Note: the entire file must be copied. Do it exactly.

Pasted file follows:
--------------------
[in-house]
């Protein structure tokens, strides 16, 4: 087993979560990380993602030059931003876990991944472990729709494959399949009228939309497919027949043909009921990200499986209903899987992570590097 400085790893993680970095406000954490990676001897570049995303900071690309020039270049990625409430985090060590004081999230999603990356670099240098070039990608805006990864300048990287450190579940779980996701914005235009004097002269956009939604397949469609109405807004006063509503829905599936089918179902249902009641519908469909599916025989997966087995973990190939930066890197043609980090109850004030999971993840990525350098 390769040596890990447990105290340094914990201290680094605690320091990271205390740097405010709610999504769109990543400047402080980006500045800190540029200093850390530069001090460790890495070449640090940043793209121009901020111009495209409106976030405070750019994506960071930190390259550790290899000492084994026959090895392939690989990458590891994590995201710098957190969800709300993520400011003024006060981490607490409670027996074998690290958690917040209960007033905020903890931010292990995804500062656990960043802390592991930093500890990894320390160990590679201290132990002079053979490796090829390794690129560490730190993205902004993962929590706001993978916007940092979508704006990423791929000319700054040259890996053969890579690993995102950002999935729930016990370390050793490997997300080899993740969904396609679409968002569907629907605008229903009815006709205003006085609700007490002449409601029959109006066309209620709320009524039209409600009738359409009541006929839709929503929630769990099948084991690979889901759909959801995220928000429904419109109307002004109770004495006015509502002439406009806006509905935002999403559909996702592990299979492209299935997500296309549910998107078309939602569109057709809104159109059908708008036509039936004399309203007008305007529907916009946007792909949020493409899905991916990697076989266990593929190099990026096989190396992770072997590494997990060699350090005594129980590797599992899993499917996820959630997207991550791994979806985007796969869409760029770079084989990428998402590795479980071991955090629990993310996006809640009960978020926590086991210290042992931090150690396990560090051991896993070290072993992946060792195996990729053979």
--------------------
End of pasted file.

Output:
[in-house]
């Protein structure tokens, strides 16, 4: 087993979560990380993602030059931003876990991944472990729709494959399949009228939309497919027949043909009921990200499986209903899987992570590097 400085790893993680970095406000954490990676001897570049995303900071690309020039270049990625409430985090060590004081999230999603990356670099240098070039990608805006990864300048990287450190579940779980996701914005235009004097002269956009939604397949469609109405807004006063509503829905599936089918179902249902009641519908469909599916025989997966087995973990190939930066890197043609980090109850004030999971993840990525350098 390769040596890990447990105290340094914990201290680094605690320091990271205390740097405010709610999504769109990543400047402080980006500045800190540029200093850390530069001090460790890495070449640090940043793209121009901020111009495209409106976030405070750019994506960071930190390259550790290899000492084994026959090895392939690989990458590891994590995201710098957190969800709300993520400011003024006060981490607490409670027996074998690290958690917040209960007033905020903890931010292990995804500062656990960043802390592991930093500890990894320390160990590679201290132990002079053979490796090829390794690129560490730190993205902004993962929590706001993978916007940092979508704006990423791929000319700054040259890996053969890579690993995102950002999935729930016990370390050793490997997300080899993740969904396609679409968002569907629907605008229903009815006709205003006085609700007490002449409601029959109006066309209620709320009524039209409600009738359409009541006929839709929503929630769990099948084991690979889901759909959801995220928000429904419109109307002004109770004495006015509502002439406009806006509905935002999403559909996702592990299979492209299935997500296309549910998107078309939602569109057709809104159109059908708008036509039936004399309203007008305007529907916009946007792909949020493409899905991916990697076989266990593929190099990026096989190396992770072997590494997990060699350090005594129980590797599992899993499917996820959630997207991550791994979806985007796969869409760029770079084989990428998402590795479980071991955090629990993310996006809640009960978020926590086991210290042992931090150690396990560090051991896993070290072993992946060792195996990729053979």